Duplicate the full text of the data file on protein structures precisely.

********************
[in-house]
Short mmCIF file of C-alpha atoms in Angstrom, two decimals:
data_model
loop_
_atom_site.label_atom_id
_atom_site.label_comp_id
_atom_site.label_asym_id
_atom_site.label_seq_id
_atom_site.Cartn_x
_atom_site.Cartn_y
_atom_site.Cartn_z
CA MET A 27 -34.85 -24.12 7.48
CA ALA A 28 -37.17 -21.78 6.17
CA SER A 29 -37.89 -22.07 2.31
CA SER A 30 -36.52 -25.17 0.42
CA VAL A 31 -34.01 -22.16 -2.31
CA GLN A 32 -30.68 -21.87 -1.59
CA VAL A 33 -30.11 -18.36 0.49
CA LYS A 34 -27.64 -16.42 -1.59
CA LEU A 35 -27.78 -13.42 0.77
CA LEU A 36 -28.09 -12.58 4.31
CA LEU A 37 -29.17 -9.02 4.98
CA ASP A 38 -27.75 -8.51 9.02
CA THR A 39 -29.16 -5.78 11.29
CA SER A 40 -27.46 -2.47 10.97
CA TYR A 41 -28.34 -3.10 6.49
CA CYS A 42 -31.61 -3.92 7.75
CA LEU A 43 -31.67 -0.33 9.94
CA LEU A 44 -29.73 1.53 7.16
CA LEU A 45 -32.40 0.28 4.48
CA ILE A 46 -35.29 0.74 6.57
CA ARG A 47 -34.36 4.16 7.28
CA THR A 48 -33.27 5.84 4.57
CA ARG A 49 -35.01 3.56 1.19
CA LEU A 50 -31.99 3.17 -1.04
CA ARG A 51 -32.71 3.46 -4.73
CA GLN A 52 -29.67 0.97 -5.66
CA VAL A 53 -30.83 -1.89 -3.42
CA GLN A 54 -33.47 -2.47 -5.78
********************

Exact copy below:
[in-house]
Short mmCIF file of C-alpha atoms in Angstrom, two decimals:
data_model
loop_
_atom_site.label_atom_id
_atom_site.label_comp_id
_atom_site.label_asym_id
_atom_site.label_seq_id
_atom_site.Cartn_x
_atom_site.Cartn_y
_atom_site.Cartn_z
CA MET A 27 -34.85 -24.12 7.48
CA ALA A 28 -37.17 -21.78 6.17
CA SER A 29 -37.89 -22.07 2.31
CA SER A 30 -36.52 -25.17 0.42
CA VAL A 31 -34.01 -22.16 -2.31
CA GLN A 32 -30.68 -21.87 -1.59
CA VAL A 33 -30.11 -18.36 0.49
CA LYS A 34 -27.64 -16.42 -1.59
CA LEU A 35 -27.78 -13.42 0.77
CA LEU A 36 -28.09 -12.58 4.31
CA LEU A 37 -29.17 -9.02 4.98
CA ASP A 38 -27.75 -8.51 9.02
CA THR A 39 -29.16 -5.78 11.29
CA SER A 40 -27.46 -2.47 10.97
CA TYR A 41 -28.34 -3.10 6.49
CA CYS A 42 -31.61 -3.92 7.75
CA LEU A 43 -31.67 -0.33 9.94
CA LEU A 44 -29.73 1.53 7.16
CA LEU A 45 -32.40 0.28 4.48
CA ILE A 46 -35.29 0.74 6.57
CA ARG A 47 -34.36 4.16 7.28
CA THR A 48 -33.27 5.84 4.57
CA ARG A 49 -35.01 3.56 1.19
CA LEU A 50 -31.99 3.17 -1.04
CA ARG A 51 -32.71 3.46 -4.73
CA GLN A 52 -29.67 0.97 -5.66
CA VAL A 53 -30.83 -1.89 -3.42
CA GLN A 54 -33.47 -2.47 -5.78